Unrest in the UKIP Camp    
    Jeffrey Turner looks inside a party of contradictions    

Some of my best friends are UKIP members. Well, not strictly true: I know one or two, but not closely. However, that will do for an introduction to this article - the point being that nothing written here is intended in any spirit of hostility to the vast majority of members and supporters of the United Kingdom Independence Party, whose intentions are no doubt thoroughly patriotic, if a little naïvely so. As always, when dealing with parties in critical terms, the target figures are those at the top who determine policy and strategy. That will be the case in what follows here.

It is an interesting fact that UKIP, as I shall call it henceforth for reasons of brevity, was founded in 1993 at just about the time that the British National Party won its first council seat in East London's Millwall. This latter event sent shock waves through the British establishment. The Millwall victory was achieved by a campaign mainly concentrated on immigration, but the BNP's stance on Europe, ever since the party's foundation in 1982, had been clear to anyone who cared to enquire. We wanted out. It took the UKIP people eleven more years before they decided to form a party to fight for the same thing. What were they doing all that time? Maybe many of them were actively opposing the EU in any one of the myriad of non-party organisations that had been founded for that purpose, but the fact is that no initiative had been taken by any of these people to form a proper political party to bring the issue to the voters at election time.

Stole BNP's clothes

The honourable thing would have been for those people who had come to recognition of the need for a political party to campaign against the EU to join and support the BNP, which had been doing just that for over a decade. But no, they decided to steal our clothes and form their own party, and in doing so split the anti-EU forces at the polls.

Of course, there will be a ready answer to this charge. The people forming UKIP did not want to be tainted by connection with a load of 'racists'. The BNP was 'racist'. It would be much cleverer, so they obviously reasoned, to avoid issues of race and immigration and fight against European Union on a 'non-racist' ticket. Tremendous efforts were made to underline UKIP's 'non-racist' credentials, including a reminder of them at the bottom of every leaflet and the parading of a few ethnic minority members as candidates. But none of this achieved very much. Until the Euro Elections of 1999, the 'racist' BNP performed consistently better than UKIP at the polls.

There never was any logic in a party like UKIP purporting to fight for national freedom and sovereignty while being 'non-racist'. A nation is nothing without its core racial component. If, say by the year 2050, the ethnic minorities have grown to a size at which they become the majority in this country (as some statisticians have predicted), there will no longer be such a nation as Britain as we know it. And if there is no such nation, what is the point of bothering about freedom and sovereignty? We will have disappeared anyway, so that the question of whether the new mongrel Britain is governed from Brussels or London would become academic.

But of course this absence of logic was not lost on everyone in UKIP. Many in that party – perhaps the majority – knew full well the imperative of the race issue. But they chose, as a matter of tactics, not to talk about it publicly, and in the meantime to pretend that they "abhorred racism." Here the reasoning was that it would be a short cut to mass support.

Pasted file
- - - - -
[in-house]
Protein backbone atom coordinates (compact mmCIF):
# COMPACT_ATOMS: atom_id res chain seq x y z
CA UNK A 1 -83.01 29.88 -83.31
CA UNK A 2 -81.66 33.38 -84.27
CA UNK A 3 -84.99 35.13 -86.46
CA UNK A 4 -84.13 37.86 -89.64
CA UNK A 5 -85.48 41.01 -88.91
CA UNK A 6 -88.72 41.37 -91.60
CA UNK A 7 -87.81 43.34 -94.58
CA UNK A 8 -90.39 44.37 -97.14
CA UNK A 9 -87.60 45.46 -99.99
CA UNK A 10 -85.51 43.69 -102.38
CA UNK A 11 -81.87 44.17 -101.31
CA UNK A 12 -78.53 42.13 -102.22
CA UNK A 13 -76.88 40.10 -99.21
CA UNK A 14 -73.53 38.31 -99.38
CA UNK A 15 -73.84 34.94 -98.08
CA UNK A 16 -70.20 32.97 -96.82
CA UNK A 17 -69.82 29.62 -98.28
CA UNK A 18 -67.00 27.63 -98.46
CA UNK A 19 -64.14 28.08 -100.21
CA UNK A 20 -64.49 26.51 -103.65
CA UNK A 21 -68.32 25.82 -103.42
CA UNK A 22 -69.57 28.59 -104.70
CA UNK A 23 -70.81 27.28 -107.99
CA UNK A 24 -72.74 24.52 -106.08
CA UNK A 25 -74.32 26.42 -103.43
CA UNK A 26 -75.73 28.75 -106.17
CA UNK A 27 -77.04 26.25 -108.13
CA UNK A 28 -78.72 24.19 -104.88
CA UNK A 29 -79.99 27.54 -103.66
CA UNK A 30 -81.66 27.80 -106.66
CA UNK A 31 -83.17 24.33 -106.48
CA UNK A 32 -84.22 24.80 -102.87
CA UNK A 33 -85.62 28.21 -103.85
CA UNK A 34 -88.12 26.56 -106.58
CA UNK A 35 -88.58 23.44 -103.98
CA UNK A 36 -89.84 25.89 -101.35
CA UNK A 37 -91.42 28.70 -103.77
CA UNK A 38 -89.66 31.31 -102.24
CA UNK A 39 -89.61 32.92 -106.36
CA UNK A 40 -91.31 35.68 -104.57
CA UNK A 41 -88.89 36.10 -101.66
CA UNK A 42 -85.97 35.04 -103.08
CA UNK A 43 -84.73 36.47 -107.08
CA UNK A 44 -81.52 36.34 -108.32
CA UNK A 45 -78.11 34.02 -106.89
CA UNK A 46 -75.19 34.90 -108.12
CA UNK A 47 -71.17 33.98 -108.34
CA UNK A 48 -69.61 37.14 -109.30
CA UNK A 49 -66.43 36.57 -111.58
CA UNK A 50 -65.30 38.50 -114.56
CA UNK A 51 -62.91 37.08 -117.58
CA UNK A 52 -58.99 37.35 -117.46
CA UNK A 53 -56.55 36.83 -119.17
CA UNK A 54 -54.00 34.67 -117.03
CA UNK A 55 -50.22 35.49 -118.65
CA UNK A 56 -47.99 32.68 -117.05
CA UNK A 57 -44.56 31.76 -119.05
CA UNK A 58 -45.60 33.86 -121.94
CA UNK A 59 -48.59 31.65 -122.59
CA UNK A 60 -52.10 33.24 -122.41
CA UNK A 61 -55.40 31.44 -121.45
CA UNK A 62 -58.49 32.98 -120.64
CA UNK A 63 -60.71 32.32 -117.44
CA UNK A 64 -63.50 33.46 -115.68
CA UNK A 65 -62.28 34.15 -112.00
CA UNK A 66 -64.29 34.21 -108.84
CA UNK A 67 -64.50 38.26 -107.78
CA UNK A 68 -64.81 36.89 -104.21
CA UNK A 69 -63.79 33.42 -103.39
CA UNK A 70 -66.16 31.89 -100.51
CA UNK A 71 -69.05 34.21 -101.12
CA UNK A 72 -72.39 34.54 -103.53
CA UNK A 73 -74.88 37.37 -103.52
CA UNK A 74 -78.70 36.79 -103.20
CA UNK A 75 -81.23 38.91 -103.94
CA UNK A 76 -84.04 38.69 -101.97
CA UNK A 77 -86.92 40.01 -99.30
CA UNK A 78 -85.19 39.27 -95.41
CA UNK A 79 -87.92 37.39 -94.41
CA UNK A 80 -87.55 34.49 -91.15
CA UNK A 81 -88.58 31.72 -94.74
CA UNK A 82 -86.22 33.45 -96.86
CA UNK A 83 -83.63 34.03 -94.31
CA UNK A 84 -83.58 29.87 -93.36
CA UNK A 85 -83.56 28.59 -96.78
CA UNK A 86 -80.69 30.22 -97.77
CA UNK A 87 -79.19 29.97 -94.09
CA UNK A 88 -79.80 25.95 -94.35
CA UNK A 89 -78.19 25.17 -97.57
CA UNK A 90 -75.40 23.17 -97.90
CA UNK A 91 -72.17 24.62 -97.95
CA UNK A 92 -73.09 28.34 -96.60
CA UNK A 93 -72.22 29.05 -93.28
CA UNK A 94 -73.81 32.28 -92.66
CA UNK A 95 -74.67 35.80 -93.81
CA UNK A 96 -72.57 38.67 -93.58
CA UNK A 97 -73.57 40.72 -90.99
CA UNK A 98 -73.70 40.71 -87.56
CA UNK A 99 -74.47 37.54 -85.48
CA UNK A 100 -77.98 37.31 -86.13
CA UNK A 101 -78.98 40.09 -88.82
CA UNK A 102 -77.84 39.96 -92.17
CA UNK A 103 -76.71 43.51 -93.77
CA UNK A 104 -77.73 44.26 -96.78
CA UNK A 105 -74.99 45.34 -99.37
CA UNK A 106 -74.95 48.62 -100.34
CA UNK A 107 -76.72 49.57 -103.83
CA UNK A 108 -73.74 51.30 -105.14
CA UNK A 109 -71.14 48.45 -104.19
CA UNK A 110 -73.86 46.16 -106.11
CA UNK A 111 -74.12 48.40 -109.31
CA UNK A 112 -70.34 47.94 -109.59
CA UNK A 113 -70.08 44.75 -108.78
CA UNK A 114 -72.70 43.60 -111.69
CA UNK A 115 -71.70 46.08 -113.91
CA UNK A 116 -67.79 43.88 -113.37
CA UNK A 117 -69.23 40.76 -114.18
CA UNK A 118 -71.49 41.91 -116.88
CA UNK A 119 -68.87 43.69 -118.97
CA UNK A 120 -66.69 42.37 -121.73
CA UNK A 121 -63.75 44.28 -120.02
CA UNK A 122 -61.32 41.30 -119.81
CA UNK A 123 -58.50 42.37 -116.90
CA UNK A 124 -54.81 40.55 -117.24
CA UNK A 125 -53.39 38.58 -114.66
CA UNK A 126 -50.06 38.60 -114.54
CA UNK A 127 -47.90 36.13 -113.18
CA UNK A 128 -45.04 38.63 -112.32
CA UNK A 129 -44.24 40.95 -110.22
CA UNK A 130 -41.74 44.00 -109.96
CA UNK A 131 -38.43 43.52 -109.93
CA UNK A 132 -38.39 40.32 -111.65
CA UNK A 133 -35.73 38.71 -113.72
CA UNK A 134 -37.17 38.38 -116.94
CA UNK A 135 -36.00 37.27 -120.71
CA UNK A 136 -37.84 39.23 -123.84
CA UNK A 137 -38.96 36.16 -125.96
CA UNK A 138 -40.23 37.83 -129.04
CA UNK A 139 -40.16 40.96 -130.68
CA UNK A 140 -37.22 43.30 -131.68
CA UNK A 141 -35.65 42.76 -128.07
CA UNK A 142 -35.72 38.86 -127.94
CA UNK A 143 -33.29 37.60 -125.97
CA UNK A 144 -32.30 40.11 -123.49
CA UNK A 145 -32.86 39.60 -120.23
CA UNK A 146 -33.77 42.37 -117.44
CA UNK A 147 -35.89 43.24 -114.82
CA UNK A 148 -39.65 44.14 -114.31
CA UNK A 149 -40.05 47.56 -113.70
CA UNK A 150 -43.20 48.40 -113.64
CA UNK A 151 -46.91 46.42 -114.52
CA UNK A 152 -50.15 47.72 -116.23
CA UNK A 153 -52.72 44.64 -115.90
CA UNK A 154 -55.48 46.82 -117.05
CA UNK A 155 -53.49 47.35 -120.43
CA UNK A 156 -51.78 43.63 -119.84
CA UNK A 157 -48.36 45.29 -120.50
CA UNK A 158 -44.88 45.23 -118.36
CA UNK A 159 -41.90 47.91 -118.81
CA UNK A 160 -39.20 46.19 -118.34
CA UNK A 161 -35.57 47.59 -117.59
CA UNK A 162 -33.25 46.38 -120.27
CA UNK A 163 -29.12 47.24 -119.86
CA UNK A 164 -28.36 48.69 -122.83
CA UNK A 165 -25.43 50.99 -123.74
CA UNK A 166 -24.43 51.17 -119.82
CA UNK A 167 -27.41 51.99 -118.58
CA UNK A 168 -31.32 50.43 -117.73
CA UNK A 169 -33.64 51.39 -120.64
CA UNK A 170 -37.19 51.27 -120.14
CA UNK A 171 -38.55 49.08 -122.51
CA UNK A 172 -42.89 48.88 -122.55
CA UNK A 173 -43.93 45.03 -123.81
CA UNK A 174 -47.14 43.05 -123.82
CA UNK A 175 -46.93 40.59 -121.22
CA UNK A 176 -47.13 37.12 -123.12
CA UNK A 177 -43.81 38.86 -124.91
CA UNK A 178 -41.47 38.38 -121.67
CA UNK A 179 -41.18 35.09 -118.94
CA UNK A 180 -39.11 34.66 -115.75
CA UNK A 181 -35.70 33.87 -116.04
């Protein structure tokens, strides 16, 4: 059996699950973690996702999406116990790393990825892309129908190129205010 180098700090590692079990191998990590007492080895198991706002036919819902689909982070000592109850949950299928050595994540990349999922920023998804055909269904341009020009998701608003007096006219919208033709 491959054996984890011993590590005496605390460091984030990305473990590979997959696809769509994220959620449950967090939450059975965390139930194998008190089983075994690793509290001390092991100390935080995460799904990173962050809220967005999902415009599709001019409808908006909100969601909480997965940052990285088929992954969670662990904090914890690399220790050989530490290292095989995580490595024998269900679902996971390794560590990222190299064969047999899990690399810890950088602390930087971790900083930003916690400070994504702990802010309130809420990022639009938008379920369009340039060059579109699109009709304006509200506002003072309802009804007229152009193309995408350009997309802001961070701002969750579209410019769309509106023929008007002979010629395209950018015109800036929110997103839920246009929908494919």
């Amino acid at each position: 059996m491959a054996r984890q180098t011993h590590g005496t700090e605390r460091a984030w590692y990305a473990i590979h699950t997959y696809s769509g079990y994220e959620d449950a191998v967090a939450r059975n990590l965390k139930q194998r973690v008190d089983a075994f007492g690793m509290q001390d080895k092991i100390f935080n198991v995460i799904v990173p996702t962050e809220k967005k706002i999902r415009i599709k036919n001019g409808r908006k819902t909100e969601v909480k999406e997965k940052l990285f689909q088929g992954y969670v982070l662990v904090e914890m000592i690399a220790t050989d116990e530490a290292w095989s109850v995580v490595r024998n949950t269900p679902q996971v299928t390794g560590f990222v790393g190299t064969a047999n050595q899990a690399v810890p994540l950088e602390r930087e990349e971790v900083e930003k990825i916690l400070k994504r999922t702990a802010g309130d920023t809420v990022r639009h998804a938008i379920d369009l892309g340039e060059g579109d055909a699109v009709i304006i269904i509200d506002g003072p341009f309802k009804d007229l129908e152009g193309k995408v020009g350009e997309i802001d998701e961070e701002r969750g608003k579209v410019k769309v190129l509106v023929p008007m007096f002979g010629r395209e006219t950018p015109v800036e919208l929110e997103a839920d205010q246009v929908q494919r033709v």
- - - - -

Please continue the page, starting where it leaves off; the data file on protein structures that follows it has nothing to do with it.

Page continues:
But when this 'non-racist' stance was adopted by the UKIP leaders they failed to read in the tea-leaves the coming winds of public opinion. Through a combination of riots, rising crime and festering unrest over New Labour's open-door asylum policy, the race issue has burst its way to the very forefront of public concern; and what party has benefited most at the polls from that rising popular anger? Why, the party that has maintained a consistent and unapologetic stand against immigration and multi-racialism from the beginning: the BNP! It was against this background that the UKIP spin-doctors began not long ago to revise the party's policy of not mentioning immigration. A very watered-down proposal for immigration limits was brought out in the recent Euro Elections, rather coyly disguised by way of talk about recovering from the EU "control of our borders." But of course, the familiar prattle about it all being 'non-racist' was nervously added. UKIP leaders lost no opportunity to slag off for its 'racism' the very party that had brought the immigration issue to the front of national debate and thus made it safe for them to talk about it, albeit in diluted tones.

The picture we have here is a constant one of the BNP leading and UKIP following – while always taking care to disown and dissociate itself from the source of its guidance.

The golden rule for UKIP has always been the role of 'softly-softly': appeal to the weaker instincts in the population because, the reasoning goes, that is the best way to obtain mass support. The assumption is that the British of today are a gutless crowd of people who will allow their nation to be sunk without a trace rather than support politics distinguished by honesty and robustness, so that everything presented to them must be dressed up in such cotton wool that they will not be able to find an excuse for rejecting it.

This has always been a seductive formula for getting ahead politically, but there never has been any real evidence that it works better; and in the meantime those who adopt it can often pay an extremely high price. Like tends to attract like, and parties whose approach is weak and flabby run the risk of recruiting many members who turn out to be totally useless when they find themselves in a game that can become tough and nasty.

1999 boost

In the Euro Elections of 1999 UKIP managed to get three MEPs elected. This was undoubtedly a triumph when measured by what was possible at the time. Of course, in elections where Europe was not just the number-one issue but in fact the 'sole' issue, and where consequently the entire national focus was on Britain's relationship with the European Union, a party like UKIP was bound to campaign at a big advantage in relation to the BNP; and so it proved. The BNP won no seats, but it did learn some valuable lessons – lessons which should have guided future strategy but were in fact later ignored.